Developing & Implementing Information Security Program

The interconnected ‘remote’ world is rife with opportunities for perpetrators to commit heinous cybercrimes that include stealing, manipulating, or destroying critical data.

According to a recent survey by Fortinet, a cybersecurity solutions provider, two-thirds of organizations say they’ve been targeted in at least one ransomware attack.

The National Law Review, citing technology website Bleeping Computer and a security researcher DarkTracer, concluded that since 2019, 34 ransomware groups have leaked data stolen from 2,103 organizations.

As bad actors become increasingly ingenious at devising new attacks and avoiding detection, the average cost of cybercrime rises accordingly. This way, in 2021, the average cost of a data breach has risen from $3.86 to $4.24 million dollars, according to IBM.

Yet, the majority of companies still don’t have proper cyber security procedures and prevention strategies. A staggering 56% of organizations don’t have a cyber incident response plan, while only 32% of the remaining 44% actually think the response plan they do have is effective.

Cyber attack statistics

Thankfully, cybersecurity is slowly gaining traction: as regulatory bodies continue to issue and improve cybersecurity compliance guidelines, businesses have started requiring their partners and vendors to adopt risk mitigating procedures and cybersecurity protocols to keep data they share safe.

There’s only one way to protect a business against cyberattackers.

That is to develop and implement a data protection and information security program.

Information Security Program Definition

An information security program is a set of activities, projects, and initiatives that support a company’s information technology framework and help you accomplish information-related business objectives.

Constructing an effective program involves identifying information security goals and overriding requirements that your company has to meet to safeguard its security systems.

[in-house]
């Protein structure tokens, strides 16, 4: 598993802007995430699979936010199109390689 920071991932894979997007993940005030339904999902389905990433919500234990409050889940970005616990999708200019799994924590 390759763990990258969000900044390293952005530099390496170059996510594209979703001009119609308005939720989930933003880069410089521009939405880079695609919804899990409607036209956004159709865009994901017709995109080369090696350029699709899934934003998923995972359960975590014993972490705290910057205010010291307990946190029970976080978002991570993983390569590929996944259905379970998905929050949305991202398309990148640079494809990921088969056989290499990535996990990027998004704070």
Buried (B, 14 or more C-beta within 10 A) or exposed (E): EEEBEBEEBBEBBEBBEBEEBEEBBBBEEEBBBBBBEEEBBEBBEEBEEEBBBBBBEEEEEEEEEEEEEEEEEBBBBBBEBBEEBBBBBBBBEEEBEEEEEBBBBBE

Information security policy needs to cover every aspect of your organization, including hardware, software, and access controls and has to be revised and updated regularly to keep up with ever-evolving threats and changing developments in legislation and compliance.

While formats may vary, an information security program will typically outline the following aspects:

  • your company's objectives,
  • steps to ensure those objectives are met,
  • roles and responsibilities,
  • assets to manage and control,
  • people responsible for managing and controlling those assets.

Information Security Program Goals

An information security objective will define the goals of the information security program, including the purpose of the assets and a plan to ensure those assets are protected.

As security objectives typically align with the overall business objectives, the program includes the budget, the scope of work, and stakeholders’ approval.

Apart from safeguarding business assets and critical data, some sub-objectives can outline the following intentions:

  • To keep the information confidential by protecting it from unauthorized access;
  • To ensure reliability and accuracy of information by protecting it from modification without consent;
  • To ensure access to information is restricted on a need basis, subject to roles and responsibilities of an interested party

Cyber Security Program Benefits

There are plenty of benefits to having a formally defined information security program, such as: